Granier et al.  caution against “leaping too far too soon” regarding our present understanding of CTE, posing the question, “given the state of the literature, why have the prevailing winds of popular culture shifted toward acceptance of a causal linked between concussion and CTE without valid scientific evidence of such a link?” In answering their own question, those authors observe media sensationalism and financial pressures potentially influencing public opinion on such matters. In light of the results from the current systematic review, a similar question regarding the widespread acceptance of a causal link between CTE and suicide begs consideration.
The current state of science surrounding CTE generally warrants considerable modesty regarding our current understanding of any clinical phenomenology associated with the histopathological entity termed CTE, and clearly precludes any claims suggesting evidence-based relationships between CTE and suicide. Hence, individual cases of suicide continue to mandate case-by-case analysis regarding the relative contributions of various surrounding neuropsychiatric and psychosocial factors. Histopathological findings of CTE at this point in time are likely to provide little incremental value to such determinations, such that formulations regarding the relative contribution of neurotrauma to a given case of suicide are probably better informed by a far more developed literature describing the association between TBI and suicide more generally [22–24]. Well-designed, prospective, longitudinal, large-population studies are required to determine the existence and nature of any possible (and sure to be complex) relationships between concussions, CTE, and death by suicide.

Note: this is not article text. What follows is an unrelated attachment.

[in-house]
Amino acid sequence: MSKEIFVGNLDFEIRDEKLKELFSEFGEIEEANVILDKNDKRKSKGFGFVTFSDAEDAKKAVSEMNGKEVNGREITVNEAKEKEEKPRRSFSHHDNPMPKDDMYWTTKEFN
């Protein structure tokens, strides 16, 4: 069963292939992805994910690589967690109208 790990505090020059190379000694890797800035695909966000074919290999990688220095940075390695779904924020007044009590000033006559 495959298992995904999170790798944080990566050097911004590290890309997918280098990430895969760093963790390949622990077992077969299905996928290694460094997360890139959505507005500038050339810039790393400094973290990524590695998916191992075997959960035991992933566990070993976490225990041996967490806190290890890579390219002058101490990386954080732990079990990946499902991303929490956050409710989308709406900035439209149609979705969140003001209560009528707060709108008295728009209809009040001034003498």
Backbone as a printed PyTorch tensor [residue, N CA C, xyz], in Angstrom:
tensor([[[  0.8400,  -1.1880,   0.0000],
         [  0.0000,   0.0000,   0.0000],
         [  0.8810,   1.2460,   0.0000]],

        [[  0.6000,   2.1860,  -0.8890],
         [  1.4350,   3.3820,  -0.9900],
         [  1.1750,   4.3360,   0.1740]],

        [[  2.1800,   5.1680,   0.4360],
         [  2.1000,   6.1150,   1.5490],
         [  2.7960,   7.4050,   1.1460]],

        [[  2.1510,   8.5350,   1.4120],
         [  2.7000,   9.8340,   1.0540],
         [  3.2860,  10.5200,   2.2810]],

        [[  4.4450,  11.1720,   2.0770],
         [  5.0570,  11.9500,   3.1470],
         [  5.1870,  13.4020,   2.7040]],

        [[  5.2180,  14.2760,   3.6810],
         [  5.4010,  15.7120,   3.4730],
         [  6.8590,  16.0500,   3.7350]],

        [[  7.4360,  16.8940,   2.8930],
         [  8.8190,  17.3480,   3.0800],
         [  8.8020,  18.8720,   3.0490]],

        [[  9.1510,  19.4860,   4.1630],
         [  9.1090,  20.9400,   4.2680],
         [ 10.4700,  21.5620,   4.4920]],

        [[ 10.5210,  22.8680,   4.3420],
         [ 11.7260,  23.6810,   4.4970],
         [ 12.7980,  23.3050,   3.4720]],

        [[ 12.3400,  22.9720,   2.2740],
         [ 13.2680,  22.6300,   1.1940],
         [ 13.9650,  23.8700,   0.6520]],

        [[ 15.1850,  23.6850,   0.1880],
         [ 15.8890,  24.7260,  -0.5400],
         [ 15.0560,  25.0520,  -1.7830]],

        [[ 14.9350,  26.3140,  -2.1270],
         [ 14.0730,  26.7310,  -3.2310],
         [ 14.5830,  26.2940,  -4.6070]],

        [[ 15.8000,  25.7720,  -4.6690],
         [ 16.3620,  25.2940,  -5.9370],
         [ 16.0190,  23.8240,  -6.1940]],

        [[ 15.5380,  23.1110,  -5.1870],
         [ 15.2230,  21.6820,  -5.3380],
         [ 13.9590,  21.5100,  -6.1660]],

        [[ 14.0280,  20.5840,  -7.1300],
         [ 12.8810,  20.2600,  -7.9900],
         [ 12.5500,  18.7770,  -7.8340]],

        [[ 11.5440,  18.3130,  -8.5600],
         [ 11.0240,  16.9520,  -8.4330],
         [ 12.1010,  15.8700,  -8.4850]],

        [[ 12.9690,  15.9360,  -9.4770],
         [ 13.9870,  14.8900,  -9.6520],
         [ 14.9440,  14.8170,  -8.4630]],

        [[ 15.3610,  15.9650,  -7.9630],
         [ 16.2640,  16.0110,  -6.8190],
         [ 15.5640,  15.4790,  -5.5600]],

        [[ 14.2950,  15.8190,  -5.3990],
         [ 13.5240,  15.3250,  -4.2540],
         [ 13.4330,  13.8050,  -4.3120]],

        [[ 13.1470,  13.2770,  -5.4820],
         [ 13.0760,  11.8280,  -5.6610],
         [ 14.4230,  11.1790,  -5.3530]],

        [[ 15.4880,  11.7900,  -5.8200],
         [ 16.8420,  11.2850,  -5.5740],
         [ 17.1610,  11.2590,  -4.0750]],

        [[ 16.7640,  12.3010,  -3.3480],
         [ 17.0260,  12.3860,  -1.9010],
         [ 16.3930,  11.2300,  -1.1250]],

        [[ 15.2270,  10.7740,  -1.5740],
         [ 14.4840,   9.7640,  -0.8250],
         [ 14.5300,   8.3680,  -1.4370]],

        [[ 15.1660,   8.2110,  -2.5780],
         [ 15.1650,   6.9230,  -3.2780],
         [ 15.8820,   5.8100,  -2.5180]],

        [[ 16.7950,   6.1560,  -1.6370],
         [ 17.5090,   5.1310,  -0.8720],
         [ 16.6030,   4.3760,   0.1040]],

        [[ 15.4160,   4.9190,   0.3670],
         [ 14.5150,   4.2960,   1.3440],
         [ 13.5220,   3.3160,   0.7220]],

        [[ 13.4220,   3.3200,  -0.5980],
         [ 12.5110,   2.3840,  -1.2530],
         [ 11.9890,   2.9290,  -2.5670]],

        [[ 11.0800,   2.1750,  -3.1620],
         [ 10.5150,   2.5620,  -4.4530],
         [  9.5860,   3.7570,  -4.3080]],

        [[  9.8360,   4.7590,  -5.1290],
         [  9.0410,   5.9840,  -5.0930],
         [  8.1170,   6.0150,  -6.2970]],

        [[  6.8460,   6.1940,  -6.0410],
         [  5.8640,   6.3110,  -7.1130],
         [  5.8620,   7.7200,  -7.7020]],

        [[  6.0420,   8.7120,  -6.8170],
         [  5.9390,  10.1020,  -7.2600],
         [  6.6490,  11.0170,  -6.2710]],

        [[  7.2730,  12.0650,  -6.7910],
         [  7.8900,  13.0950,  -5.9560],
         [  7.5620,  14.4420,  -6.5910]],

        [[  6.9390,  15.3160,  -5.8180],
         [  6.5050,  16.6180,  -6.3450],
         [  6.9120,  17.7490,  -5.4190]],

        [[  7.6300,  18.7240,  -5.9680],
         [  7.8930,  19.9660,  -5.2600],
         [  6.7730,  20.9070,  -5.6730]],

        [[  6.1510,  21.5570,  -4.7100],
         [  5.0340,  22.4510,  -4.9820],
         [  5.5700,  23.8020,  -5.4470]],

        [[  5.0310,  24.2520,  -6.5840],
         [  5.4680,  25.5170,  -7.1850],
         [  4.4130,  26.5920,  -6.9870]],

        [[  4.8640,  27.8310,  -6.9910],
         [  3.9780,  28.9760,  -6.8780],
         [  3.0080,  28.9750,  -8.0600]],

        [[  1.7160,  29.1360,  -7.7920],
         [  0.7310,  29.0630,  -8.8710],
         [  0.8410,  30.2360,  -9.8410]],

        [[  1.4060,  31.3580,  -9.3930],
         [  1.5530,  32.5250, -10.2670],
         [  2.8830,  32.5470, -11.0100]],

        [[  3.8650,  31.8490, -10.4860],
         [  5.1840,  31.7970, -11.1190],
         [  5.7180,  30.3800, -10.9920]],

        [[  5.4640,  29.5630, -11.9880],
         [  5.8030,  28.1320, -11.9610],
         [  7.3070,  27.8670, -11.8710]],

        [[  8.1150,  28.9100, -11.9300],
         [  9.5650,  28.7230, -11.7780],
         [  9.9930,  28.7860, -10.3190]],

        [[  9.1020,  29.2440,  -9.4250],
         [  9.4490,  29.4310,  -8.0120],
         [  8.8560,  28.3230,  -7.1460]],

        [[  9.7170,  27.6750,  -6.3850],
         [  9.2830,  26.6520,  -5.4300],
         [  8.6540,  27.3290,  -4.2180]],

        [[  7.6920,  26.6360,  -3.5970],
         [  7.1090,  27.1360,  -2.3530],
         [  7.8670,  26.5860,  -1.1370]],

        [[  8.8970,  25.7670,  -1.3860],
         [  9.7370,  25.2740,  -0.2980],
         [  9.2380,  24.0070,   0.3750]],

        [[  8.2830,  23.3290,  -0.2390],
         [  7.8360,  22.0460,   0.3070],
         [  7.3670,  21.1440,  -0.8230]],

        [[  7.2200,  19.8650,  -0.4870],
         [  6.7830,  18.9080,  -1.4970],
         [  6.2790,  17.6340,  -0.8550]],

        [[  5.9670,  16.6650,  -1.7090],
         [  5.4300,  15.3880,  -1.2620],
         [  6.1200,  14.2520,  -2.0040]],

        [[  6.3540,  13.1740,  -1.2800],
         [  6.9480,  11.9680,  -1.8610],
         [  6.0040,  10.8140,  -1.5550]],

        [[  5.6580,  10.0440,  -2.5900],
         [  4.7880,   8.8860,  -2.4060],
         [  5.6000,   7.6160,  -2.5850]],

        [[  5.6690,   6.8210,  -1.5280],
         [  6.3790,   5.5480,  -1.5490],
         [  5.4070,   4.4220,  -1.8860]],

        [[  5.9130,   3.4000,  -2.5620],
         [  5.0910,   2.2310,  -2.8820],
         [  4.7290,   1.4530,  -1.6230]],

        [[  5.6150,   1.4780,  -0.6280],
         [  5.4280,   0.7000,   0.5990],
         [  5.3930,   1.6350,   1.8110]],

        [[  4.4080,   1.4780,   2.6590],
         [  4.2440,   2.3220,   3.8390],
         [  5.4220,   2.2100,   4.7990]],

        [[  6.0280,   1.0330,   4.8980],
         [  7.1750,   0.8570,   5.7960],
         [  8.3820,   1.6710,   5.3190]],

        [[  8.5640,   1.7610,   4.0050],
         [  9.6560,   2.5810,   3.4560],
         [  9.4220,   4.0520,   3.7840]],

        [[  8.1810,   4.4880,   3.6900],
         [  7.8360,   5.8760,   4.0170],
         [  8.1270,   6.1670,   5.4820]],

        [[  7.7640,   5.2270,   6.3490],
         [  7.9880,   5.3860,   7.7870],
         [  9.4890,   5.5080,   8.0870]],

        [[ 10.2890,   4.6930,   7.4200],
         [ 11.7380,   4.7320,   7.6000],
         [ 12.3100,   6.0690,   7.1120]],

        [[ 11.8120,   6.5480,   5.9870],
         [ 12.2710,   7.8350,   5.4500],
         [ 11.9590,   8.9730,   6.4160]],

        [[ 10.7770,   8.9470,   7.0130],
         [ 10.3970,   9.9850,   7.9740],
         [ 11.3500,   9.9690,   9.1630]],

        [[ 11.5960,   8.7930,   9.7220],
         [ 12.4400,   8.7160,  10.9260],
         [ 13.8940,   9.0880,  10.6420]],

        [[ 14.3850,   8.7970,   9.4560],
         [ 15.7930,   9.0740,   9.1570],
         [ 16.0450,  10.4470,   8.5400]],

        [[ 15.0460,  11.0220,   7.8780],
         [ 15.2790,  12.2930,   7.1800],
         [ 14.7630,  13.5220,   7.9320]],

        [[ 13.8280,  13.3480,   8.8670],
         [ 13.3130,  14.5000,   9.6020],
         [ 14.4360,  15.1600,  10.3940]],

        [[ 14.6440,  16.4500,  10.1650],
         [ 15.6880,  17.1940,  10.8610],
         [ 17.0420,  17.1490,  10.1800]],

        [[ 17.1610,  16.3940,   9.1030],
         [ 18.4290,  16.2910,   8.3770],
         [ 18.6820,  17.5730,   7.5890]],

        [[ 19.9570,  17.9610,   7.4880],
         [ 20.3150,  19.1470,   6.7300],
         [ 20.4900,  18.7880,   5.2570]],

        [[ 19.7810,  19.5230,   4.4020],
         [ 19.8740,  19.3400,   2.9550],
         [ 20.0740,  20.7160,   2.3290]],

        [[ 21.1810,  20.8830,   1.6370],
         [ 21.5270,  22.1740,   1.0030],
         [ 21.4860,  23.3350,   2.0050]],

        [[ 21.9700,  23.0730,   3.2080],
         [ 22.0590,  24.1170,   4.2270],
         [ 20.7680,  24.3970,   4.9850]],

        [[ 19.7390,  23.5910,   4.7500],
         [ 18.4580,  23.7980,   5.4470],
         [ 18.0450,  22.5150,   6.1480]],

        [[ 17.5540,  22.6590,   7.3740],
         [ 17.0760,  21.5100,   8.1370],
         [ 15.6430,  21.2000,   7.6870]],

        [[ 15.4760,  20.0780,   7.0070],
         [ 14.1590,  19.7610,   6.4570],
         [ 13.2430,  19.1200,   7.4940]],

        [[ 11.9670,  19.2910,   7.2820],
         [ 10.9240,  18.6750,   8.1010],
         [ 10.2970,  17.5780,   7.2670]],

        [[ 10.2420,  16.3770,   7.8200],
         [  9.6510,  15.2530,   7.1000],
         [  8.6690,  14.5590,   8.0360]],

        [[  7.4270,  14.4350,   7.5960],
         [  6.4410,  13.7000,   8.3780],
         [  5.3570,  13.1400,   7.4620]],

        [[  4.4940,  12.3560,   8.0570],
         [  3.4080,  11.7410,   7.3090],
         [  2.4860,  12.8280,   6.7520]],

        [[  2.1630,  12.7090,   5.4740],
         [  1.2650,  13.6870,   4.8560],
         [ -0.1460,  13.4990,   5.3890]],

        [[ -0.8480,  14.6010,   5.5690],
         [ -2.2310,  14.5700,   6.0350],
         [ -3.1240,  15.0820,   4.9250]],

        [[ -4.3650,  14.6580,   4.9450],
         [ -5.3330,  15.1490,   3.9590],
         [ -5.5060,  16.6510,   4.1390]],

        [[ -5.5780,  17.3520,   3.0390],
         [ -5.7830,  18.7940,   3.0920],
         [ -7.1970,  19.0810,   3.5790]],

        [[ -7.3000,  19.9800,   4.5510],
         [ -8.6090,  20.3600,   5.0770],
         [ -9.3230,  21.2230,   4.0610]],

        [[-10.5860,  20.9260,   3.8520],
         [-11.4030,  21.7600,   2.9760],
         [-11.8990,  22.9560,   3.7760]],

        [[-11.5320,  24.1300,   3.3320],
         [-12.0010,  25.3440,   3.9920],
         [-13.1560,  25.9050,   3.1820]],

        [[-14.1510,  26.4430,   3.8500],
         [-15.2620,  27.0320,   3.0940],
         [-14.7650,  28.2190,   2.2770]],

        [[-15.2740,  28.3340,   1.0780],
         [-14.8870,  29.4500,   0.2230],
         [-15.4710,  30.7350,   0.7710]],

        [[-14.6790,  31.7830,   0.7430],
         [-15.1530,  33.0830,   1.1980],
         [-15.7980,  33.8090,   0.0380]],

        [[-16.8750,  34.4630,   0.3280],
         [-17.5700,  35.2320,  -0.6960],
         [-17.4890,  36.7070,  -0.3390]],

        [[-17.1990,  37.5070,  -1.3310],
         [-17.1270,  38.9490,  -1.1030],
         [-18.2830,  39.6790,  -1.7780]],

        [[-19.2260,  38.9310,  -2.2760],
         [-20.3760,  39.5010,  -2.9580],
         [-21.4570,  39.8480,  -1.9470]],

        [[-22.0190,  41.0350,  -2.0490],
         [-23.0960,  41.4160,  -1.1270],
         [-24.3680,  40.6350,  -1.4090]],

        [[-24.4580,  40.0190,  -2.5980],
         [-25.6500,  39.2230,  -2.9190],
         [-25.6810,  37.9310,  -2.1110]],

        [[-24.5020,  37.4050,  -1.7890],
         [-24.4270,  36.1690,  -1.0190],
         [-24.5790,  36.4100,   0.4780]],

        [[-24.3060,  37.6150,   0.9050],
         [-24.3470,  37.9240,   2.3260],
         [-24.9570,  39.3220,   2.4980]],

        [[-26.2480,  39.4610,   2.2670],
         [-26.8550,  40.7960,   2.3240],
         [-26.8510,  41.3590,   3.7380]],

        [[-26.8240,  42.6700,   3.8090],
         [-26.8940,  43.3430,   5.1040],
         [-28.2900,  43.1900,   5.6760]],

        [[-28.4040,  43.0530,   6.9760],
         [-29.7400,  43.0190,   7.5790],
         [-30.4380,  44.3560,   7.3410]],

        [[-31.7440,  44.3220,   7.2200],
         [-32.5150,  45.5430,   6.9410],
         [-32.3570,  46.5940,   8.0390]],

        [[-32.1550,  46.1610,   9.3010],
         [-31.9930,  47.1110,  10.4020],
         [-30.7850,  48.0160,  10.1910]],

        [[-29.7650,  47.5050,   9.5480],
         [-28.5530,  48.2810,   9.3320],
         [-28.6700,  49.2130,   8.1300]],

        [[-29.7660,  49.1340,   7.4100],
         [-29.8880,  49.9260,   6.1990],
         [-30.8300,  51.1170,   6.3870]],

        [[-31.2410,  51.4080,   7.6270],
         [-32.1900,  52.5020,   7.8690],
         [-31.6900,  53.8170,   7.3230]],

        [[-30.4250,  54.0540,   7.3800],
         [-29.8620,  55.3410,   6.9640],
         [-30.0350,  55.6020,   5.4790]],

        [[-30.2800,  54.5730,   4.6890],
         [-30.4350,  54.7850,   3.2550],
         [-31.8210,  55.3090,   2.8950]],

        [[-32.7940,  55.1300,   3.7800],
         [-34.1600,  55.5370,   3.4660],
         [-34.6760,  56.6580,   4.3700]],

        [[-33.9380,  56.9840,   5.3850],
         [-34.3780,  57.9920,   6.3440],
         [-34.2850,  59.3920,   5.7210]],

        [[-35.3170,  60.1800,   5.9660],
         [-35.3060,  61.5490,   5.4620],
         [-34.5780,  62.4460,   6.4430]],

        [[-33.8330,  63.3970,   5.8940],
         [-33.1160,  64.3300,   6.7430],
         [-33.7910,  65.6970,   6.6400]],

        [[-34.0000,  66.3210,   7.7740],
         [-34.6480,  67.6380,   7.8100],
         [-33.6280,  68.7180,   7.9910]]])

This paper is based on work supported, in part, by the Department of Veterans Affairs but does not necessarily represent the views of the Department of Veterans Affairs or the United States Government.